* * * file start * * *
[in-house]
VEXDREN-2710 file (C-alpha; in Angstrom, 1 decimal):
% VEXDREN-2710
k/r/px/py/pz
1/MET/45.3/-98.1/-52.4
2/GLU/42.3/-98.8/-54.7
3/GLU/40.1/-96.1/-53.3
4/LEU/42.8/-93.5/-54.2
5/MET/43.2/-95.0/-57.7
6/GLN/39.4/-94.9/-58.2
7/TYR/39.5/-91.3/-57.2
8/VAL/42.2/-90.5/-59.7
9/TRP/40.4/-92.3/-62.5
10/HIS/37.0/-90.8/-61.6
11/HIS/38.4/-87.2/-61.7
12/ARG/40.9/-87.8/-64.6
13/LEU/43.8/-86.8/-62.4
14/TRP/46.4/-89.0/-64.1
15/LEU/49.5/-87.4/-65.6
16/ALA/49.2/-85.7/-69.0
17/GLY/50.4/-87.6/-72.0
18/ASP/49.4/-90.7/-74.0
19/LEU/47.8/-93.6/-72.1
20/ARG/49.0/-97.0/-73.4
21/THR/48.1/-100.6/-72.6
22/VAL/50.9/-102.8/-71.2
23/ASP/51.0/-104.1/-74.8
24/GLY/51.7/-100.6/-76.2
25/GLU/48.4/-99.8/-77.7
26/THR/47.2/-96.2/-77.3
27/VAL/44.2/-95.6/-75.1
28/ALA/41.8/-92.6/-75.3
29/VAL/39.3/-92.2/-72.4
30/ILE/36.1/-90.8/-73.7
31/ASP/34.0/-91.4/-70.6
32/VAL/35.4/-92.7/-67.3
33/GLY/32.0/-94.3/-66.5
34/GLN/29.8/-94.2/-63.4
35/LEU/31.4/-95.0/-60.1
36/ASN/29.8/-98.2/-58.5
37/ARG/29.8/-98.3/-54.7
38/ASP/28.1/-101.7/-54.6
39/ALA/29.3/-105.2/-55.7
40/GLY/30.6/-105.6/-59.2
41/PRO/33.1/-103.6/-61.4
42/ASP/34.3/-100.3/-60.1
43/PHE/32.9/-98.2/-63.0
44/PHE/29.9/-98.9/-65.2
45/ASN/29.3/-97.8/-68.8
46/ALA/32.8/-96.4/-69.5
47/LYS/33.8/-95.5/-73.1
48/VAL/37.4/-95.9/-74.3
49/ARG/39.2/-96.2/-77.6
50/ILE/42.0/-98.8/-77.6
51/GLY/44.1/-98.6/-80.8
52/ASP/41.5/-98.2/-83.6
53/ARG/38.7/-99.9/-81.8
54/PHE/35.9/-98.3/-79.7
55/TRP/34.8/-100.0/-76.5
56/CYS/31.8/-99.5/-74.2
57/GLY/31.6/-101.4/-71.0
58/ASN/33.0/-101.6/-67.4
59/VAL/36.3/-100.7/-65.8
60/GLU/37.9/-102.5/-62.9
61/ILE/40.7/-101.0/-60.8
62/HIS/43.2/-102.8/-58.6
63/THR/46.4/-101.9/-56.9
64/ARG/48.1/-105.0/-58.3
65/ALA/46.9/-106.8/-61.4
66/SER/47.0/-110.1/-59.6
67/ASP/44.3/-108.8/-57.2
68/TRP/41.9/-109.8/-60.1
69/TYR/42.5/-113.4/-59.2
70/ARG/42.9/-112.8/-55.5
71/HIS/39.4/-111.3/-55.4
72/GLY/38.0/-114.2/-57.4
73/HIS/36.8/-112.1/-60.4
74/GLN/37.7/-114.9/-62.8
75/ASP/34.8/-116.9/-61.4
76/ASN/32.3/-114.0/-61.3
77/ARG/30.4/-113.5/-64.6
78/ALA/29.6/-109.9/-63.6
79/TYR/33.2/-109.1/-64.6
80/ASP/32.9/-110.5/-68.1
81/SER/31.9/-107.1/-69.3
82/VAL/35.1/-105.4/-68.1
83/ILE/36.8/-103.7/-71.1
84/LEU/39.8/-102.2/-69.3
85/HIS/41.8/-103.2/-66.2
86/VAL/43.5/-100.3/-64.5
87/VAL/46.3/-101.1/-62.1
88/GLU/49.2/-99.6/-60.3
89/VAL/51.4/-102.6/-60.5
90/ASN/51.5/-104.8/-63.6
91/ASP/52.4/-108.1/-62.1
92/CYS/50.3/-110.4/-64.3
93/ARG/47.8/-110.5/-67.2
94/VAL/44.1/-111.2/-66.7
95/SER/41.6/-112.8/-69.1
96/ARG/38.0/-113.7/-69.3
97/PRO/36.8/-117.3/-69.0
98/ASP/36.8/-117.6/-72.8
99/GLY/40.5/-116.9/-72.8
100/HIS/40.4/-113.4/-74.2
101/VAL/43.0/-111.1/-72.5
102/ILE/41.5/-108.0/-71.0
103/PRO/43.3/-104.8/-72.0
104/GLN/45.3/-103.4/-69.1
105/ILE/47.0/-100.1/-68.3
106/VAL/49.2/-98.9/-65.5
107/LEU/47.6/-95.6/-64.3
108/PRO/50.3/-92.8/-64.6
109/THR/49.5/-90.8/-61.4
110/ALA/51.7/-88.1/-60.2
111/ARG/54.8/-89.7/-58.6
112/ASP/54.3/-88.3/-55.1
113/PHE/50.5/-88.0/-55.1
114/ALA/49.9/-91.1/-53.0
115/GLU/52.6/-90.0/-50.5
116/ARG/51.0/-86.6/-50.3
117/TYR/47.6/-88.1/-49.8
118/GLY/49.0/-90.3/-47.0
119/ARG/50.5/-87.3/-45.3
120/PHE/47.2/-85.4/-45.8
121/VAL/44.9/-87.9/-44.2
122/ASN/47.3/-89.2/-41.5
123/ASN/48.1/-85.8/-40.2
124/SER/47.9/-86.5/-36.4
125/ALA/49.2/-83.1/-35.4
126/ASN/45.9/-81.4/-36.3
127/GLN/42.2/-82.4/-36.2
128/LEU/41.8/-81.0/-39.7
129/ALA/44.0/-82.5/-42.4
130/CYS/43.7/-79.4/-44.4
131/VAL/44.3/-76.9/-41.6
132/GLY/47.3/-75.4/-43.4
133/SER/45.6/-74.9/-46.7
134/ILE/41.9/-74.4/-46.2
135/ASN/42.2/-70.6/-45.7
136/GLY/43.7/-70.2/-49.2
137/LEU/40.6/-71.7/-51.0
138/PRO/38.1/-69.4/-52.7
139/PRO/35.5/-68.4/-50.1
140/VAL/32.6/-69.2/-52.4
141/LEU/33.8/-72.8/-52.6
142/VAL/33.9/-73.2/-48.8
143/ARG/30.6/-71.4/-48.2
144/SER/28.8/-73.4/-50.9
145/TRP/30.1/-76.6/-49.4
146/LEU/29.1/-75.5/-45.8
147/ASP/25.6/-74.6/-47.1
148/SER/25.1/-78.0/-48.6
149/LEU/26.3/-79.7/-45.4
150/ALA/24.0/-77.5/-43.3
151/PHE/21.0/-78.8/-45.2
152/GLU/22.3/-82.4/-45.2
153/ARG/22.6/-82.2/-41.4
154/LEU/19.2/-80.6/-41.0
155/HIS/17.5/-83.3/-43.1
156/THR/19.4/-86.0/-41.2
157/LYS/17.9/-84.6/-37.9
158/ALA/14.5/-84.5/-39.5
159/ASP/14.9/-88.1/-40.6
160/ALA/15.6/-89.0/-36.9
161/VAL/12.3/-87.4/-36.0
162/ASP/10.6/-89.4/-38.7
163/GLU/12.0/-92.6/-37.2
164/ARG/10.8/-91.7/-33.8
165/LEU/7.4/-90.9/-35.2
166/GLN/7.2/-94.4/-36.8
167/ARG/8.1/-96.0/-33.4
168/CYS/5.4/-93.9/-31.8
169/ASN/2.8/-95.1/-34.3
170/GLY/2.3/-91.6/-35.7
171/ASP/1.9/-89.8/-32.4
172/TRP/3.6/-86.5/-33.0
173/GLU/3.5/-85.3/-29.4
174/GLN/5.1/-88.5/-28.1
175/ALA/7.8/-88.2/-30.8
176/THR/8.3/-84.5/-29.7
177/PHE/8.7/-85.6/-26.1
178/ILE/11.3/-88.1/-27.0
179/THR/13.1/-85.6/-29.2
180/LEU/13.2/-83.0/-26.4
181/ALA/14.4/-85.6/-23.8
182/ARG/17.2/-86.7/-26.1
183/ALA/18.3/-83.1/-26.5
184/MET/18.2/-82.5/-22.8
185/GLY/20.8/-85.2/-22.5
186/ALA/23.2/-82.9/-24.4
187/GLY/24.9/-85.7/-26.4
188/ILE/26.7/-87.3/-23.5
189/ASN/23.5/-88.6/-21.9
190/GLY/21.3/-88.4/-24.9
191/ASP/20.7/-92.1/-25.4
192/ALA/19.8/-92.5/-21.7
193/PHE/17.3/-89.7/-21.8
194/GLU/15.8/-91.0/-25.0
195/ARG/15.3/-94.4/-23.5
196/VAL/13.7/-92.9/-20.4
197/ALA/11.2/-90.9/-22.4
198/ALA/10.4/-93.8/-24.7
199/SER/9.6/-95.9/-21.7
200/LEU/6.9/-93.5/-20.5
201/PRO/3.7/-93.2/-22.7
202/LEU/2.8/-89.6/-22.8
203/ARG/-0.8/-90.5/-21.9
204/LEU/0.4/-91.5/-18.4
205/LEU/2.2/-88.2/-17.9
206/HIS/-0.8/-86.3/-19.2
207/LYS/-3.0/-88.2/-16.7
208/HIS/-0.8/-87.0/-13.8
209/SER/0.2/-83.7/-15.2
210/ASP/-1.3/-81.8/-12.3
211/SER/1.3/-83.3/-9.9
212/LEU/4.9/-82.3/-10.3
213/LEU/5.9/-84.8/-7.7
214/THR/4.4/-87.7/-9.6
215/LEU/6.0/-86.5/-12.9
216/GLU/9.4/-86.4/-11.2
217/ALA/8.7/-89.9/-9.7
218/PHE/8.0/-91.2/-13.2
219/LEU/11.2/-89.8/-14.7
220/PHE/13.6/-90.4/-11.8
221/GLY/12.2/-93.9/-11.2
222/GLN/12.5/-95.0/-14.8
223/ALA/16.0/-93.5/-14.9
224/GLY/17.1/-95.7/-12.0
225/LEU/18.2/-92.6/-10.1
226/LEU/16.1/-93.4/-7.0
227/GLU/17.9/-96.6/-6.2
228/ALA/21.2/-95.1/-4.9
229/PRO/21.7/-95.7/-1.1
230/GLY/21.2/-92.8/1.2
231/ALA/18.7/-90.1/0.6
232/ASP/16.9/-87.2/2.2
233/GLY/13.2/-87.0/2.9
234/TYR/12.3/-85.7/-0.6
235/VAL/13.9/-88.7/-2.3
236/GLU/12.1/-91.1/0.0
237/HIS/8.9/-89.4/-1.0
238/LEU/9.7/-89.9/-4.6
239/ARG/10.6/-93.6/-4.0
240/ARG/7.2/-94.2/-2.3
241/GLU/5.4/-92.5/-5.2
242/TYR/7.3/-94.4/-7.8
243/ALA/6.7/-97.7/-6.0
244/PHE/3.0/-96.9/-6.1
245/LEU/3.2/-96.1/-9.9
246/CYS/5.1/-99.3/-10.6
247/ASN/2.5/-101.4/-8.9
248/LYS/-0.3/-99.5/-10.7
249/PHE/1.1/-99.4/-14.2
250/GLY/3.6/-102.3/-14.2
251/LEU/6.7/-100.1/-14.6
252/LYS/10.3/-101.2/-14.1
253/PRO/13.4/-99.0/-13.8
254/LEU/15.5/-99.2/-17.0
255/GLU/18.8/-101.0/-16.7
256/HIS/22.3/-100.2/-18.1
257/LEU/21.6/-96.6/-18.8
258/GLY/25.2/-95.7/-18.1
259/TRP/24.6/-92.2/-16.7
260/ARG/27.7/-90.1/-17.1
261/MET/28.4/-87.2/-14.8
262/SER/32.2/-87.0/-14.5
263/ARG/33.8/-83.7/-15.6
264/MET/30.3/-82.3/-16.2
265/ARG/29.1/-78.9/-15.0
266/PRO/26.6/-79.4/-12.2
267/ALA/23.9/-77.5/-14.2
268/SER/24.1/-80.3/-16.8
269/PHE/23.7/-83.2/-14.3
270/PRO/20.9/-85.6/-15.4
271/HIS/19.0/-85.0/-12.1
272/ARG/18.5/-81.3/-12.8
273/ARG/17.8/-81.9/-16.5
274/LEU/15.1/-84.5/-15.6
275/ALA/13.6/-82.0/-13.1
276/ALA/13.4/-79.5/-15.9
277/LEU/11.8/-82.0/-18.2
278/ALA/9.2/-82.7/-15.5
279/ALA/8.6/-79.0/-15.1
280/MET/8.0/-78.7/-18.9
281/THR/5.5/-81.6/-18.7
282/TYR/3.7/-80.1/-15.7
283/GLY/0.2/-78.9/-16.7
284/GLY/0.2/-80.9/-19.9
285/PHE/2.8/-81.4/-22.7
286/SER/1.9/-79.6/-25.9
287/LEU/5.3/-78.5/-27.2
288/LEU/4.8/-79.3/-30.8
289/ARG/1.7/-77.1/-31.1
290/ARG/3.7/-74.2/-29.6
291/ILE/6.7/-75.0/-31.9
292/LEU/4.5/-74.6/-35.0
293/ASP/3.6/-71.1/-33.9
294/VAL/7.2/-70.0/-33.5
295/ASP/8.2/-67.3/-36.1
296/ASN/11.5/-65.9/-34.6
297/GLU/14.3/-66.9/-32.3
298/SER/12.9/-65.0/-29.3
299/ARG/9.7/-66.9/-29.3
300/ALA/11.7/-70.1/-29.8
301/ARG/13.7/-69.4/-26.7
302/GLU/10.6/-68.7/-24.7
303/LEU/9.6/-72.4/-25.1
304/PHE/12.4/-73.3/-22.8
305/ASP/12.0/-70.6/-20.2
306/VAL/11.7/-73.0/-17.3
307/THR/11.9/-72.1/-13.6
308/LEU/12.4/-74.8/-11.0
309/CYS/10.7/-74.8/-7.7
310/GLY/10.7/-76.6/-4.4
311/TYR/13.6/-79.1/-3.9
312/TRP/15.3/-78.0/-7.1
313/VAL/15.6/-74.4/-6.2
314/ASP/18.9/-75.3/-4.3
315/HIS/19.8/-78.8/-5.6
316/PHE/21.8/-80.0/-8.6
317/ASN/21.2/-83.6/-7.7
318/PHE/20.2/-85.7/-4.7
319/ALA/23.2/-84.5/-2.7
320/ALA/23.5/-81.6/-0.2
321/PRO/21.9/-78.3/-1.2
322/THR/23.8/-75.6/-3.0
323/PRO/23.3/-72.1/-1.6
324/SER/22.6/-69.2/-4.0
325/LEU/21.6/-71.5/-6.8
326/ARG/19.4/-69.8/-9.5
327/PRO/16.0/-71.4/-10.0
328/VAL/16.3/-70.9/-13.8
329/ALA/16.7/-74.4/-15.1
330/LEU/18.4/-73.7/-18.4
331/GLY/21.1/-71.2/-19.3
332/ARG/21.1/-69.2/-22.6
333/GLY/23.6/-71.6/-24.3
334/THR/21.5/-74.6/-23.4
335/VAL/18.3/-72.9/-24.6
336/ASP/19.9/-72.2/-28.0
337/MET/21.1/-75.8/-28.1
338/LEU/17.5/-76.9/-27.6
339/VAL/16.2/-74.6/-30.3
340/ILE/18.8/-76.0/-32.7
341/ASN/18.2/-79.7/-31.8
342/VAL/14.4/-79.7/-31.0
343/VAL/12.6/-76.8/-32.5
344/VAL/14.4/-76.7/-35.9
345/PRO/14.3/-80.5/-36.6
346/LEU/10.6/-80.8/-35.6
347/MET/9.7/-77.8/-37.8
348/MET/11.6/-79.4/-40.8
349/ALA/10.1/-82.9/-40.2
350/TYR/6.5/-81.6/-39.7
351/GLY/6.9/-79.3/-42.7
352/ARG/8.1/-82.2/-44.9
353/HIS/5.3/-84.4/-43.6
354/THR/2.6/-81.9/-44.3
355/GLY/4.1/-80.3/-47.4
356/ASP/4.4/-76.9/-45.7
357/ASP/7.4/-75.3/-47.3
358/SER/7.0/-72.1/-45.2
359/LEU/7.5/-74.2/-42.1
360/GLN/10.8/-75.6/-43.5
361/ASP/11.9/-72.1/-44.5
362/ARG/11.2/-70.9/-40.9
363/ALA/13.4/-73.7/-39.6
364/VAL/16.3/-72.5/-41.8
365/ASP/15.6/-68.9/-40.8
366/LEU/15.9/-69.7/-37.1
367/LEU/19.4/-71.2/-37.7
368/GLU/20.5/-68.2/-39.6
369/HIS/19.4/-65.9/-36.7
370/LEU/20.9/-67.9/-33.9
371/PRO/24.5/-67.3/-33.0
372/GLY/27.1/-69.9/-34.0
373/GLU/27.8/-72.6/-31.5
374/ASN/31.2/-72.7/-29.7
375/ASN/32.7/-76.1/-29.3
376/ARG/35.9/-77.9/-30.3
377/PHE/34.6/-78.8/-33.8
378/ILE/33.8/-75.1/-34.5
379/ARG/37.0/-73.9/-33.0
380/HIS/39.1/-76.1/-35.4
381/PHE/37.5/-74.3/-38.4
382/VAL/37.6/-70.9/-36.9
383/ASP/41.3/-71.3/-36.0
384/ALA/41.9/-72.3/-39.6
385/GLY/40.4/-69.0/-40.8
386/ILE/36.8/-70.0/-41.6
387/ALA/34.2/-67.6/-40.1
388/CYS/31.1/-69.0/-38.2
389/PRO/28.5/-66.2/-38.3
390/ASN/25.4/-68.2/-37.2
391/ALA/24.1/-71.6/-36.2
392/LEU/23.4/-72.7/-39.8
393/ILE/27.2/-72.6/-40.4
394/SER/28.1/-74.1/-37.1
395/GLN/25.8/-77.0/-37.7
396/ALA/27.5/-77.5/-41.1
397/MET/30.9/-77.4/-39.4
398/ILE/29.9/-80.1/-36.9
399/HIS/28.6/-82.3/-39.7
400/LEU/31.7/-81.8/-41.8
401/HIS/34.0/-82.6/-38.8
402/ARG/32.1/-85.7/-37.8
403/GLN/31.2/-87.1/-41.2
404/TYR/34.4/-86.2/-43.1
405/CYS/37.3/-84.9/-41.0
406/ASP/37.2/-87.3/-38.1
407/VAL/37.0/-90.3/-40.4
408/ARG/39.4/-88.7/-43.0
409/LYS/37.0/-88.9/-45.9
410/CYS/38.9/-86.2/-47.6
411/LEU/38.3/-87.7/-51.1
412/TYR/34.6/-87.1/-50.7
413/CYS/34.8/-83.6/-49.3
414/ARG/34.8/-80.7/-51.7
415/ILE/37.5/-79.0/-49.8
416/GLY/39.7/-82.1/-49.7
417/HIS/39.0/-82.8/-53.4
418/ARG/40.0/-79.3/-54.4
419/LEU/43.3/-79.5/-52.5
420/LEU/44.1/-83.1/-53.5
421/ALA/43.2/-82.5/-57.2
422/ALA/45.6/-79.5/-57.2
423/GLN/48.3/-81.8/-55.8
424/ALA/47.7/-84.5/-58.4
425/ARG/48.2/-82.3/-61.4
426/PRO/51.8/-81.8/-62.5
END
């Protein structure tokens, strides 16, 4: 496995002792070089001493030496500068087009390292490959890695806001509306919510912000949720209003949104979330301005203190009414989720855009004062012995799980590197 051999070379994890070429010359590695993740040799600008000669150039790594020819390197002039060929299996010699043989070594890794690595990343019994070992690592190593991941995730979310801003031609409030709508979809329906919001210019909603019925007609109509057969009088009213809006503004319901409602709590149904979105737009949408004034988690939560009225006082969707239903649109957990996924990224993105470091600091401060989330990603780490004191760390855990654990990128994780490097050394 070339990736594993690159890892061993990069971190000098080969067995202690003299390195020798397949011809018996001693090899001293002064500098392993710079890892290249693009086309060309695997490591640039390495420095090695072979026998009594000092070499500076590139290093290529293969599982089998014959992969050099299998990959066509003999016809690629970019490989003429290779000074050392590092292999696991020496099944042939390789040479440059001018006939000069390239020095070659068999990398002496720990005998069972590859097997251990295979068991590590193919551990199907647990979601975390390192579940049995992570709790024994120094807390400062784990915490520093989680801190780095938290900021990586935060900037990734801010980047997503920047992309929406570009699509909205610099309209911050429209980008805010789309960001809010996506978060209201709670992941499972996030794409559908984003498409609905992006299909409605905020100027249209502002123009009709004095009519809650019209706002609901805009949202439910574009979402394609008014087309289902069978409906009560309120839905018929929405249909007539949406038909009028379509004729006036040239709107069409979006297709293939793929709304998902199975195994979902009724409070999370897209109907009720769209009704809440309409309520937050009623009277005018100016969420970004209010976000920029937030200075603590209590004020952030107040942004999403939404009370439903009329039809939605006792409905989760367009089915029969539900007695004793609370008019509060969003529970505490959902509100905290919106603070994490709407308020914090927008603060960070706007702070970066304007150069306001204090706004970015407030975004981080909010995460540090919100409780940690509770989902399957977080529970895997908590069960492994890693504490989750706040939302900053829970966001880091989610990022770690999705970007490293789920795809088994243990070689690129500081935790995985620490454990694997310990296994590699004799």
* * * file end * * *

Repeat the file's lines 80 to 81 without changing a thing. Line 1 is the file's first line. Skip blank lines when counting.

76/ASN/32.3/-114.0/-61.3
77/ARG/30.4/-113.5/-64.6